21 Mar 2008
Recently, the Gracious Mistress of the Parsonage and Yours Truly were blessed with the arrival of our seventh grandchild. Jordan Nichole Papanu arrived on planet earth on February 13. The grandfather is doing fine, thank you, but there is some indication the grandmother has left planet earth.
Since the day of the birth, the grandmother has been conspicuous by her absence at our home. I, the only sane one in our house at the time (which is a radical change), was left to fend for myself. Even though this is our seventh round with grandchildren, you would think nobody ever had a grandchild before.
This only points out the fundamental difference between a grandmother and grandfather. When I first became a grandfather, I felt left out in the cold. It seemed to me that grandfathers got the short end of the stick when it came to grandchildren. Grandfathers are often pushed to the circumference of activities surrounding the arrival of a grandchild. It was not long before I discovered the true genius of grandfatherhood.
Unless you know how to use your grandfather capital, it really does not mean very much. It took me quite a while but I think I have mastered the art and craftiness of being a grandfather. Normally I do not believe in evolution, but I must say this matter of being a grandfather has involved quite an evolutionary process. Although this process does not begin with a monkey, it just may well end with monkey business.
It all began after our third grandchild was born. I remember the time quite well. My wife had sent me to the grocery store to get a few items she needed for the evening meal. Being a good husband that I am, I went to fetch her vittles. Being the absent-minded husband that I am, I did not get everything she asked me to get.
When she saw what I had purchased at the grocery store, she looked at me with one of those looks and said, "How many times..." It was at that moment I had a brilliant idea. I knew I was in trouble and I knew this lecture would last quite a spell. I looked off into space and started grinning.
"Why are you grinning?"
"I was just thinking," I said while still looking off into space grinning, "what Tyler did the other day."
Suddenly her demeanor changed and she almost whispered, "What did he do?"
Now comes the genius part. I tell her some little thing he might have done and it really does not have to be true, just likely. Then she takes over.
"Oh," she says with a very cheerful manner, "that's nothing. Last week..." And she was good for at least an hour. By the time she finished she had completely forgotten that she was in the midst of giving me a piece of her mind. The rest of the evening past thinking of all those little silly things that grandchildren do.
Not long after that event, we are sitting in the living room watching television. It was a program I had wanted to see for a long time and was just beginning when I heard across the room at deep, heavy sigh.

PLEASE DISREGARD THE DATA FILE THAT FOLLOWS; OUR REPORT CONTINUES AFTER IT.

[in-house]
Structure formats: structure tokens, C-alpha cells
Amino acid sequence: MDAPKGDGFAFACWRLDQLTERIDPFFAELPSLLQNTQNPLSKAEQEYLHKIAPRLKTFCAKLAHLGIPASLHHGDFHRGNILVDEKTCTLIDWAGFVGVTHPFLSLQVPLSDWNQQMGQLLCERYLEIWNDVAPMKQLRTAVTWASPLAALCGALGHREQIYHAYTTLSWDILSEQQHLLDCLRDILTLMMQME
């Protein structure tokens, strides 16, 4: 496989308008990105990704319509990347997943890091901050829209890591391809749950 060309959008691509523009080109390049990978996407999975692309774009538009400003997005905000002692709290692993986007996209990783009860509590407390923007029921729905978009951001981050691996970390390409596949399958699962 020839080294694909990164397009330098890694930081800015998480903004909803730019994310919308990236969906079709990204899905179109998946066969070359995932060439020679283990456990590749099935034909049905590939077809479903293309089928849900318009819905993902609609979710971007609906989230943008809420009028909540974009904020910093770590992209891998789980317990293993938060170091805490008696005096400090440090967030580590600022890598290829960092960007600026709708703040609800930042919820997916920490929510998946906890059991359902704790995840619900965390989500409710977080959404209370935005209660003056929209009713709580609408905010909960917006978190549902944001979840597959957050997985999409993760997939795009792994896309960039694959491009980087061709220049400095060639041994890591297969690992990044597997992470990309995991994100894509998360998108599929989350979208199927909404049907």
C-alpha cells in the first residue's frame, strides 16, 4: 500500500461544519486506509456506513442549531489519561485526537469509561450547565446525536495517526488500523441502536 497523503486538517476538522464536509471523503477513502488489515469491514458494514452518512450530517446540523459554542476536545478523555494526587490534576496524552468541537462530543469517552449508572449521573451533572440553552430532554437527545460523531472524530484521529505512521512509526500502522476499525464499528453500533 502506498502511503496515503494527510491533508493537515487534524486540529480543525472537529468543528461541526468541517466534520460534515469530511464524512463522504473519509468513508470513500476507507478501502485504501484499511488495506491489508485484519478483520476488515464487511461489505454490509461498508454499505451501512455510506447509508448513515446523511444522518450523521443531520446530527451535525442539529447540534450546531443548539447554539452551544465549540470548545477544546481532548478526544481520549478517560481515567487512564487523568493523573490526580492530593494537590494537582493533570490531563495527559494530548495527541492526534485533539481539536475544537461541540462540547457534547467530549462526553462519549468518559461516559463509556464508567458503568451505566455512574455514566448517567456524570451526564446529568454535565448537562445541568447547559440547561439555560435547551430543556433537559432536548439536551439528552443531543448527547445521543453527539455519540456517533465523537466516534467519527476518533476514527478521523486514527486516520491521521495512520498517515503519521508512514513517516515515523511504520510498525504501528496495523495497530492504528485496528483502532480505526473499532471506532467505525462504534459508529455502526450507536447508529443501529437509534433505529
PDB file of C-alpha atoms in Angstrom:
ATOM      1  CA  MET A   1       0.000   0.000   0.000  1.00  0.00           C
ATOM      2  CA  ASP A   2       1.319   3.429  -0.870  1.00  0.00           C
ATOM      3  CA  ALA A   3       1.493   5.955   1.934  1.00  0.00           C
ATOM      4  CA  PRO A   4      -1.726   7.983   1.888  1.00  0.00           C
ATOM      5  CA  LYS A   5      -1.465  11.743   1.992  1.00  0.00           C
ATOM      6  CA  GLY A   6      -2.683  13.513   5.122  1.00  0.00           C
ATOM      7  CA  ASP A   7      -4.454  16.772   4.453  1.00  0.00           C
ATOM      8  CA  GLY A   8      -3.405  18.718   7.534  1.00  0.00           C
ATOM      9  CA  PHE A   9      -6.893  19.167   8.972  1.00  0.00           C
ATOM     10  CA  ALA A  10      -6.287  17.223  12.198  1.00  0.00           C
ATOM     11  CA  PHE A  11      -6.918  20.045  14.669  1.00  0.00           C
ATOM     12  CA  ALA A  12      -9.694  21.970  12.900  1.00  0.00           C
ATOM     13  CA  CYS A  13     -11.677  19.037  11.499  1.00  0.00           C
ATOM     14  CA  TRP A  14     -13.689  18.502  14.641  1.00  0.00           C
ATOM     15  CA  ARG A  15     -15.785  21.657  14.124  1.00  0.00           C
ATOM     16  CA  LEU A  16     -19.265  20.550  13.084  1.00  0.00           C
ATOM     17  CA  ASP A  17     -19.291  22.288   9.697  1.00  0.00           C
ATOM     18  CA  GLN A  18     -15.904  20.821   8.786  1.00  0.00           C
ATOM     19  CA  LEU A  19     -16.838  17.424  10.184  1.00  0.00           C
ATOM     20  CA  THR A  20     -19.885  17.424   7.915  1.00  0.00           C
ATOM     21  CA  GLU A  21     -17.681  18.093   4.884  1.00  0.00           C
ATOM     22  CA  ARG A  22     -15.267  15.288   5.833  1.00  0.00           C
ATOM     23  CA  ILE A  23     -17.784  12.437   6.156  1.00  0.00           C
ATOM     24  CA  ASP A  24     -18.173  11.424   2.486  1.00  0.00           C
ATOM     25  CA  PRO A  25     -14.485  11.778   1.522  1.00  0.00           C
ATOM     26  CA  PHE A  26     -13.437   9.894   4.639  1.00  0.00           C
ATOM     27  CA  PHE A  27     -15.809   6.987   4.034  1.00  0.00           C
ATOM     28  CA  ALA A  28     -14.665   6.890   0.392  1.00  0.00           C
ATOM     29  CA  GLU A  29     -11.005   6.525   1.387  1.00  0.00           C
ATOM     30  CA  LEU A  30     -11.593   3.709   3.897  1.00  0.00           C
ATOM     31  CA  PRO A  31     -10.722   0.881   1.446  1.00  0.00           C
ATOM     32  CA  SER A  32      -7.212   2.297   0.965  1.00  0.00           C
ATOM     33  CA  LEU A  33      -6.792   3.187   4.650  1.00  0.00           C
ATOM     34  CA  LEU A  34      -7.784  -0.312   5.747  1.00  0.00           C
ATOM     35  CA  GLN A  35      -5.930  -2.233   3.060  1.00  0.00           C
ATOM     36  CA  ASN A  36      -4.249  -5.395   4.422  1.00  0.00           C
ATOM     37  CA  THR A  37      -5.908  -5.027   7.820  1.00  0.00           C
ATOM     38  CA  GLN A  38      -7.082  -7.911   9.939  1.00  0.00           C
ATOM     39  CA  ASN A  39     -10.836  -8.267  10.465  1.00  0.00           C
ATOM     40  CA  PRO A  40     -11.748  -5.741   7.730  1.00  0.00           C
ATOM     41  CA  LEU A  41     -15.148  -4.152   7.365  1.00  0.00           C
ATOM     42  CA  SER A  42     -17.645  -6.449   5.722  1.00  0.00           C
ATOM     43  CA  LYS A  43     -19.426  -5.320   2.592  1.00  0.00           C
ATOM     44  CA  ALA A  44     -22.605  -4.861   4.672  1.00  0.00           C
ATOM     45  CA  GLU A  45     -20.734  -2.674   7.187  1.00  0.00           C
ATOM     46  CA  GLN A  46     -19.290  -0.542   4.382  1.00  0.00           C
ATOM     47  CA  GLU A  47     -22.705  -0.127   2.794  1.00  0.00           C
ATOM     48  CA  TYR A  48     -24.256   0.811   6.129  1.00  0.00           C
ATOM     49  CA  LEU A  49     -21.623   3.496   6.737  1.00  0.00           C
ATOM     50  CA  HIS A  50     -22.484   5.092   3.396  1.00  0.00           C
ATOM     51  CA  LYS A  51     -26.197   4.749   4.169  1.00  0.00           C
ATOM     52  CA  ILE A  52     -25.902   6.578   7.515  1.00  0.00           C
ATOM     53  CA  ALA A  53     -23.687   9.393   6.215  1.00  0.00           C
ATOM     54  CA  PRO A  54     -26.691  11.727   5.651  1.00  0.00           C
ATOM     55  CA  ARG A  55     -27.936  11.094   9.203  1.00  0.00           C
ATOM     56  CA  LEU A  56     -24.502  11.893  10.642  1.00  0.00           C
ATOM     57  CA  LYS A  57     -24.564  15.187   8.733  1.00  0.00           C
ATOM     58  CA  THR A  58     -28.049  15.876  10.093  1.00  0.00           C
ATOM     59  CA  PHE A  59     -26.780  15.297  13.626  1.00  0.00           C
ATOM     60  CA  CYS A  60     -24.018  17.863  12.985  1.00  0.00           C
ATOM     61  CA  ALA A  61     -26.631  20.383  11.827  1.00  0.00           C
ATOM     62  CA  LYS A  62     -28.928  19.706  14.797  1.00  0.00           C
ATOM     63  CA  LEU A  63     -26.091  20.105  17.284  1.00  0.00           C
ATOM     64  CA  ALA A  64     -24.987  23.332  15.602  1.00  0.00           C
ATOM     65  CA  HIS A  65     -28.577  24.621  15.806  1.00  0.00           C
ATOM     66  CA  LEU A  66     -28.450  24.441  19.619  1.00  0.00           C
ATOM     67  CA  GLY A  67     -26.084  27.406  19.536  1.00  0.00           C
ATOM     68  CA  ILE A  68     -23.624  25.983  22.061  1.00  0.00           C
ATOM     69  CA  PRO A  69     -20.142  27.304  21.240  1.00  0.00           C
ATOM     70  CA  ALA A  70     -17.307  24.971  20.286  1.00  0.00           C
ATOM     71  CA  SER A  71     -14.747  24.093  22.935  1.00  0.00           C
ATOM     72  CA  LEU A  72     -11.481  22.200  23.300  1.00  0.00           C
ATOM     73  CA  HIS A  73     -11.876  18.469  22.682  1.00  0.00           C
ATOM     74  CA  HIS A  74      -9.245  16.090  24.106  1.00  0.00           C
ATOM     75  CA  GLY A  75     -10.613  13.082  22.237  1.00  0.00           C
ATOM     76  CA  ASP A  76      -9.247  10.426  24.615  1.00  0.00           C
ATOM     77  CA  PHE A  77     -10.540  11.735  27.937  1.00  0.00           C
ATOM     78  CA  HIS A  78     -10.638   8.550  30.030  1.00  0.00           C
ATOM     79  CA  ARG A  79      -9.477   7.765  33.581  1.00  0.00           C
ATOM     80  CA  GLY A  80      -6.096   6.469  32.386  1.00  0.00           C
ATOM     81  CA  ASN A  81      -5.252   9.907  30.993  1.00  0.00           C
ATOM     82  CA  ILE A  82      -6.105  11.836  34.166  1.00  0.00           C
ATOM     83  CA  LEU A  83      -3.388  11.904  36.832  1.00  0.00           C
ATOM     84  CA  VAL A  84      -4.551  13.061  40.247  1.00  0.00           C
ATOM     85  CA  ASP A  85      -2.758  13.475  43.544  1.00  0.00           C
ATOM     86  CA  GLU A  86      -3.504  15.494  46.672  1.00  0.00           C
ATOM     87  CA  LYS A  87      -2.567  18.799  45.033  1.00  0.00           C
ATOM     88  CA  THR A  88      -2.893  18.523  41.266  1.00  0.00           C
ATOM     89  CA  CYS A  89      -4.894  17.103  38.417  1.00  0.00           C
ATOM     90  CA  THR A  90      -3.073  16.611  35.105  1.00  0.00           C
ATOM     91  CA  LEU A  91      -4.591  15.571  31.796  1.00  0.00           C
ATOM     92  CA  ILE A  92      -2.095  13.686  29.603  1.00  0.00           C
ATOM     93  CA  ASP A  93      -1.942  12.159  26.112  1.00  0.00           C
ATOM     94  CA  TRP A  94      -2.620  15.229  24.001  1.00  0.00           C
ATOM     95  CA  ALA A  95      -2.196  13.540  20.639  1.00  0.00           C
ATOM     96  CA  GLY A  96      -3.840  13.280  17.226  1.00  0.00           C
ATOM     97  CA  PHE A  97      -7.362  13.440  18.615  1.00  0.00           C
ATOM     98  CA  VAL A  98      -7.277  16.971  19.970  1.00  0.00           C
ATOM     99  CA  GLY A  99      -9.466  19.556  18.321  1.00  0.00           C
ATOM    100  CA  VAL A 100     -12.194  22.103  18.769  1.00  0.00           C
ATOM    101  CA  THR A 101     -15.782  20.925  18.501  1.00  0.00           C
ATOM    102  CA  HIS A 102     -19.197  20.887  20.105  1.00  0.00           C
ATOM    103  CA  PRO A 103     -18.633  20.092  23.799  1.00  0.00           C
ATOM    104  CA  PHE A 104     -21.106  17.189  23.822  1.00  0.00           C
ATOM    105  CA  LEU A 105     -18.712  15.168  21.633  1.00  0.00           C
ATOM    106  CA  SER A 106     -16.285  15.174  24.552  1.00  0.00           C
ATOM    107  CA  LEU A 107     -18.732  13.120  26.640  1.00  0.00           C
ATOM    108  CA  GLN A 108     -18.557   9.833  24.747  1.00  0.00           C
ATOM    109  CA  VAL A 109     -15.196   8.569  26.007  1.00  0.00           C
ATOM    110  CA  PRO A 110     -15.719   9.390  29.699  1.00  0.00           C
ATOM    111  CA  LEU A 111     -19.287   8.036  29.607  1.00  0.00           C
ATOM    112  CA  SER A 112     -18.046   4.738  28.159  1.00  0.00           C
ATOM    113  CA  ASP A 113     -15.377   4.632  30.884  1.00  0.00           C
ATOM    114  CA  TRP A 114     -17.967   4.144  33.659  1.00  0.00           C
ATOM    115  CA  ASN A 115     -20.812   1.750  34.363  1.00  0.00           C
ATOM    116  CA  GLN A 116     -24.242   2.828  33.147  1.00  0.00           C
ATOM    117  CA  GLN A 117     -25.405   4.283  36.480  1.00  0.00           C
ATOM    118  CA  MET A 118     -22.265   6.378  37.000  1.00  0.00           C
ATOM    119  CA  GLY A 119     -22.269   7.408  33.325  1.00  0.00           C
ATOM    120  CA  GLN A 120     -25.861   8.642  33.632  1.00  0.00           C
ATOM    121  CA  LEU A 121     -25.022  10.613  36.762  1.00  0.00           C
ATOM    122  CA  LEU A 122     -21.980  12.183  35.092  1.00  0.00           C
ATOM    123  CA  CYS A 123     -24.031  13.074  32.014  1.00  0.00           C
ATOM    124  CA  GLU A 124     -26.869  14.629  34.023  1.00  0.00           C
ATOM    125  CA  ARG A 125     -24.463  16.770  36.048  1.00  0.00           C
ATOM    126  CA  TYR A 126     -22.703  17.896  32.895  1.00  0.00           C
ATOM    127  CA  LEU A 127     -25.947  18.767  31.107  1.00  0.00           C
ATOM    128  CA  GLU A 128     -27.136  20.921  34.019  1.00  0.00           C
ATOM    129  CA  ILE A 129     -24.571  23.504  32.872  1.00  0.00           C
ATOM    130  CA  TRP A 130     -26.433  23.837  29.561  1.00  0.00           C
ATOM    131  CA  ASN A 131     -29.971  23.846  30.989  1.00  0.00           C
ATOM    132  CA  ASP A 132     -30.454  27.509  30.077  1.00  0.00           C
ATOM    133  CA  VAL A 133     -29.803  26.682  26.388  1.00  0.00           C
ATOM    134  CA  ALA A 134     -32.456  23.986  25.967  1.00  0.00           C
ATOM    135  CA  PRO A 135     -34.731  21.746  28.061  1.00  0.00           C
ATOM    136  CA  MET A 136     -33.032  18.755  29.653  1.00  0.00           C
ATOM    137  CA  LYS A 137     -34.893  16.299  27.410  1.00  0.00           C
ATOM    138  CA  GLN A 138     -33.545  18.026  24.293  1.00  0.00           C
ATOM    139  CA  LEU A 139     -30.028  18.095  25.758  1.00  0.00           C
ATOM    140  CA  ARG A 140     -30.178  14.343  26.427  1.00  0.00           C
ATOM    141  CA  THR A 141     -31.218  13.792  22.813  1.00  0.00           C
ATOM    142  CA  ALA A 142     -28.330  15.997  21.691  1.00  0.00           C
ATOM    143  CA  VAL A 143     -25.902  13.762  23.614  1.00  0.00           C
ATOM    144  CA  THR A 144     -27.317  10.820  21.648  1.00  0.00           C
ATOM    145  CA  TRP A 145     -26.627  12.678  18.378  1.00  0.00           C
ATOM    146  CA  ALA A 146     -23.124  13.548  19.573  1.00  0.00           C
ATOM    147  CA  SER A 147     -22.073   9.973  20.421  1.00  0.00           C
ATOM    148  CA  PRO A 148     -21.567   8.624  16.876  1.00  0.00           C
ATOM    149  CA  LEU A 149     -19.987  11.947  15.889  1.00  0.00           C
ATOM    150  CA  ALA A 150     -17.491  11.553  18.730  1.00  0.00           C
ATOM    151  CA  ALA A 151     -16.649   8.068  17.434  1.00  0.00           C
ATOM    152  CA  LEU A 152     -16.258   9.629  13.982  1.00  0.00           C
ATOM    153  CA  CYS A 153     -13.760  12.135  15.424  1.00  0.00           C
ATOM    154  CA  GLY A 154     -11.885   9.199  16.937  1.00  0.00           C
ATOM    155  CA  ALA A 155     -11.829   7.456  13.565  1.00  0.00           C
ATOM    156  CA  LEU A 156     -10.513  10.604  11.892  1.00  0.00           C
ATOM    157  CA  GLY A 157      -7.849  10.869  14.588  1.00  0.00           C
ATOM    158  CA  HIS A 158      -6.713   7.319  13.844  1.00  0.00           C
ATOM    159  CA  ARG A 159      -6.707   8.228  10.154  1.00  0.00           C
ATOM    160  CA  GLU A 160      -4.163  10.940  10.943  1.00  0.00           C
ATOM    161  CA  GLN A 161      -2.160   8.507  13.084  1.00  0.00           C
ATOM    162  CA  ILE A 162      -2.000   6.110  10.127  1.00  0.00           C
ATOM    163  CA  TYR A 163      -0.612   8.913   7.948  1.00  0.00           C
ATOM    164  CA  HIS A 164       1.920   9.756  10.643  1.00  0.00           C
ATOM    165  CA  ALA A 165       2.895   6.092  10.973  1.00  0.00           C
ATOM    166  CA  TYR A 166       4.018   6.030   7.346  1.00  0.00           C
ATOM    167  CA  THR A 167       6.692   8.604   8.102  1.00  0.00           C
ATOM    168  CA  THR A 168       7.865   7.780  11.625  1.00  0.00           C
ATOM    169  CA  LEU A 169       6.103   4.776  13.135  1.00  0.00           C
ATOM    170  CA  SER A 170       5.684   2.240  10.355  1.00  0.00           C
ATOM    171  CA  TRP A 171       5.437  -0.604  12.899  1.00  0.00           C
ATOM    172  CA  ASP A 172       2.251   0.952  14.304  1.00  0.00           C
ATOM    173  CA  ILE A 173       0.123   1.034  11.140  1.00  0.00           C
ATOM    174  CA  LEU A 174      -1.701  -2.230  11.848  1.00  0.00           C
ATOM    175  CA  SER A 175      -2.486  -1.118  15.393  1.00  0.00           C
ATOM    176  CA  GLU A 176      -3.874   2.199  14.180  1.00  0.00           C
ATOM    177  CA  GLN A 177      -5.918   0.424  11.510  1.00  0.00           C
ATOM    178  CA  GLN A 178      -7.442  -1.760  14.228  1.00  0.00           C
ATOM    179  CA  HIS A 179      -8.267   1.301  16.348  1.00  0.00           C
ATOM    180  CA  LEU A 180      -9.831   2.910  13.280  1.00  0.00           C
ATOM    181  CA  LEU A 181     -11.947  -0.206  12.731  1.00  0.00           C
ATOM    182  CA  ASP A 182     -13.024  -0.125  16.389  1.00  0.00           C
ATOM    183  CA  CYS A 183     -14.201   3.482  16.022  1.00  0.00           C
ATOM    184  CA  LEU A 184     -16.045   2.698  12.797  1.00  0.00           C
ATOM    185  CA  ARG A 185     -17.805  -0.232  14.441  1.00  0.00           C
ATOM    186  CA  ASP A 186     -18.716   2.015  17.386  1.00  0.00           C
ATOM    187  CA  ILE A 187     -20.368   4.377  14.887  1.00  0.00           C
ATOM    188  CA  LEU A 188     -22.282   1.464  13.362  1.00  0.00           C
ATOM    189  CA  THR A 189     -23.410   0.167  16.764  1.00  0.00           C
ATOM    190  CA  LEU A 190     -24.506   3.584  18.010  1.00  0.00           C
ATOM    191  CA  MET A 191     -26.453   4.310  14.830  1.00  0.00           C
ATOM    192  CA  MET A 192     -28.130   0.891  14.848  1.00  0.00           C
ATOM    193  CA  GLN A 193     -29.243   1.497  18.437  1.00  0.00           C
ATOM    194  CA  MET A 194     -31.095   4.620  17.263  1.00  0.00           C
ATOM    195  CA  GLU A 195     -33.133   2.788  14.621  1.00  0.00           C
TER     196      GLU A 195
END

"Do we have to watch that?"
It was then another brilliant idea germinated in my fertile mind. I simply looked at her and said, "I'm sorry, I wasn't paying attention. I was wondering what Taylor was doing right now."
Immediately I could see the wheels turning in her mind. It was not long before she went to the telephone and dialed our daughter's number to find out what little Taylor was doing at the time. I knew that was good for at least two hours. I settled back and enjoyed my anticipated TV program.
I love grandchildren. And more importantly, I love being a grandfather.
The art of grandfatherhood is not limited to the home.
It was one of those rare occasions when my wife talked me into going to the mall with her to do some shopping. We had no sooner got into the mall than walking towards us was Mr. and Mrs. Smith (not their real name). The Smith’s are the most boring people I know. Once they corner you, they are good for an entire hour at least. Especially Mrs. Smith. She has mastered the art of speaking continuously for an hour without taking a breath.
I then had another brilliant idea. As they approached, I grabbed his hand, shook it vigorously and said, "It’s so good to see you, my wife has pictures of our grandchildren she's dying to show you."
As my wife pulled out a huge photo album from her purse, I could see the color drain from their faces. For the first time that I knew them, they could not think of anything to say. Finally, they remembered a very urgent appointment they were almost late for and begged a rain check on the pictures.
My wife stood there holding the photo album with a bewildered look on her face but I had a broad smile all over my mug.
I like what the Bible says about grandfathers. "A good man leaveth an inheritance to his children's children…” (Proverbs 13:22a KJV).
The best inheritance a good man can give his grandchildren is a firm faith in Jesus Christ. I pity the family that does not have a praying grandfather.
Rev. James L. Snyder